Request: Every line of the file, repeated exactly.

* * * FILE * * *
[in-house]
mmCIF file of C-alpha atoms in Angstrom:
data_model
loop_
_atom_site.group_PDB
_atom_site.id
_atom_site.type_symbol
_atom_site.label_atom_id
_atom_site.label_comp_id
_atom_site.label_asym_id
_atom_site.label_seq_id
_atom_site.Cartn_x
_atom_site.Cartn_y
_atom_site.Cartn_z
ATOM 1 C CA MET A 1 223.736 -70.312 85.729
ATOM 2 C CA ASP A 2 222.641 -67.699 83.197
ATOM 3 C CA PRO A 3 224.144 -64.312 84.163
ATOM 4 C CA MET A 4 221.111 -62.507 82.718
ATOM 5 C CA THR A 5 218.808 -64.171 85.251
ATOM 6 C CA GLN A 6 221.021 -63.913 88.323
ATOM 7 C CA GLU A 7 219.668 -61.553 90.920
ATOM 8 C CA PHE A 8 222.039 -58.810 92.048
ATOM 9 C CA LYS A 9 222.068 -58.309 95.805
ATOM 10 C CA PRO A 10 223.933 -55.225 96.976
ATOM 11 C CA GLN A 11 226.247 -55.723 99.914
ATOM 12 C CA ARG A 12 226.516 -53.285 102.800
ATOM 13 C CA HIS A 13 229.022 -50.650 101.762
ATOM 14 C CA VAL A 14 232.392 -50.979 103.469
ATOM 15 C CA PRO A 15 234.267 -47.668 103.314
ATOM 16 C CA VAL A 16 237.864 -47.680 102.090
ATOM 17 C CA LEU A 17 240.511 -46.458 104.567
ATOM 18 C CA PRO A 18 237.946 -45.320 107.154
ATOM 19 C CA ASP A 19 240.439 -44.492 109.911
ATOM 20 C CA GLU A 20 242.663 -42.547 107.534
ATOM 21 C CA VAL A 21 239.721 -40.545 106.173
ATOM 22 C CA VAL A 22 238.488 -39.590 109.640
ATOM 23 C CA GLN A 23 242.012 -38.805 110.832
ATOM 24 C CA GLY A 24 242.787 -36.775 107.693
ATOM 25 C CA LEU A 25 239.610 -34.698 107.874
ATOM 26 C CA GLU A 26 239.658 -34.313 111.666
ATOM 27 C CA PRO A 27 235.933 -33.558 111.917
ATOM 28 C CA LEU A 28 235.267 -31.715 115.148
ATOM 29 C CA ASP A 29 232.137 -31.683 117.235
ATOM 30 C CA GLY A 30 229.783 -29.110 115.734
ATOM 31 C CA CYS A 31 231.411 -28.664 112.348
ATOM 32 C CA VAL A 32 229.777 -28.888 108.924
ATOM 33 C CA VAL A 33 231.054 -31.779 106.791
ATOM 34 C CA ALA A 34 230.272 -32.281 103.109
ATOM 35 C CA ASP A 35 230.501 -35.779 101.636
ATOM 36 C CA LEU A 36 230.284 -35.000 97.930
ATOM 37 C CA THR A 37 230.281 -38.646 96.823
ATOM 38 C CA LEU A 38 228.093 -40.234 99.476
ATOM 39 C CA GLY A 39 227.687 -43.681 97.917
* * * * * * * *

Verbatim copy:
[in-house]
mmCIF file of C-alpha atoms in Angstrom:
data_model
loop_
_atom_site.group_PDB
_atom_site.id
_atom_site.type_symbol
_atom_site.label_atom_id
_atom_site.label_comp_id
_atom_site.label_asym_id
_atom_site.label_seq_id
_atom_site.Cartn_x
_atom_site.Cartn_y
_atom_site.Cartn_z
ATOM 1 C CA MET A 1 223.736 -70.312 85.729
ATOM 2 C CA ASP A 2 222.641 -67.699 83.197
ATOM 3 C CA PRO A 3 224.144 -64.312 84.163
ATOM 4 C CA MET A 4 221.111 -62.507 82.718
ATOM 5 C CA THR A 5 218.808 -64.171 85.251
ATOM 6 C CA GLN A 6 221.021 -63.913 88.323
ATOM 7 C CA GLU A 7 219.668 -61.553 90.920
ATOM 8 C CA PHE A 8 222.039 -58.810 92.048
ATOM 9 C CA LYS A 9 222.068 -58.309 95.805
ATOM 10 C CA PRO A 10 223.933 -55.225 96.976
ATOM 11 C CA GLN A 11 226.247 -55.723 99.914
ATOM 12 C CA ARG A 12 226.516 -53.285 102.800
ATOM 13 C CA HIS A 13 229.022 -50.650 101.762
ATOM 14 C CA VAL A 14 232.392 -50.979 103.469
ATOM 15 C CA PRO A 15 234.267 -47.668 103.314
ATOM 16 C CA VAL A 16 237.864 -47.680 102.090
ATOM 17 C CA LEU A 17 240.511 -46.458 104.567
ATOM 18 C CA PRO A 18 237.946 -45.320 107.154
ATOM 19 C CA ASP A 19 240.439 -44.492 109.911
ATOM 20 C CA GLU A 20 242.663 -42.547 107.534
ATOM 21 C CA VAL A 21 239.721 -40.545 106.173
ATOM 22 C CA VAL A 22 238.488 -39.590 109.640
ATOM 23 C CA GLN A 23 242.012 -38.805 110.832
ATOM 24 C CA GLY A 24 242.787 -36.775 107.693
ATOM 25 C CA LEU A 25 239.610 -34.698 107.874
ATOM 26 C CA GLU A 26 239.658 -34.313 111.666
ATOM 27 C CA PRO A 27 235.933 -33.558 111.917
ATOM 28 C CA LEU A 28 235.267 -31.715 115.148
ATOM 29 C CA ASP A 29 232.137 -31.683 117.235
ATOM 30 C CA GLY A 30 229.783 -29.110 115.734
ATOM 31 C CA CYS A 31 231.411 -28.664 112.348
ATOM 32 C CA VAL A 32 229.777 -28.888 108.924
ATOM 33 C CA VAL A 33 231.054 -31.779 106.791
ATOM 34 C CA ALA A 34 230.272 -32.281 103.109
ATOM 35 C CA ASP A 35 230.501 -35.779 101.636
ATOM 36 C CA LEU A 36 230.284 -35.000 97.930
ATOM 37 C CA THR A 37 230.281 -38.646 96.823
ATOM 38 C CA LEU A 38 228.093 -40.234 99.476
ATOM 39 C CA GLY A 39 227.687 -43.681 97.917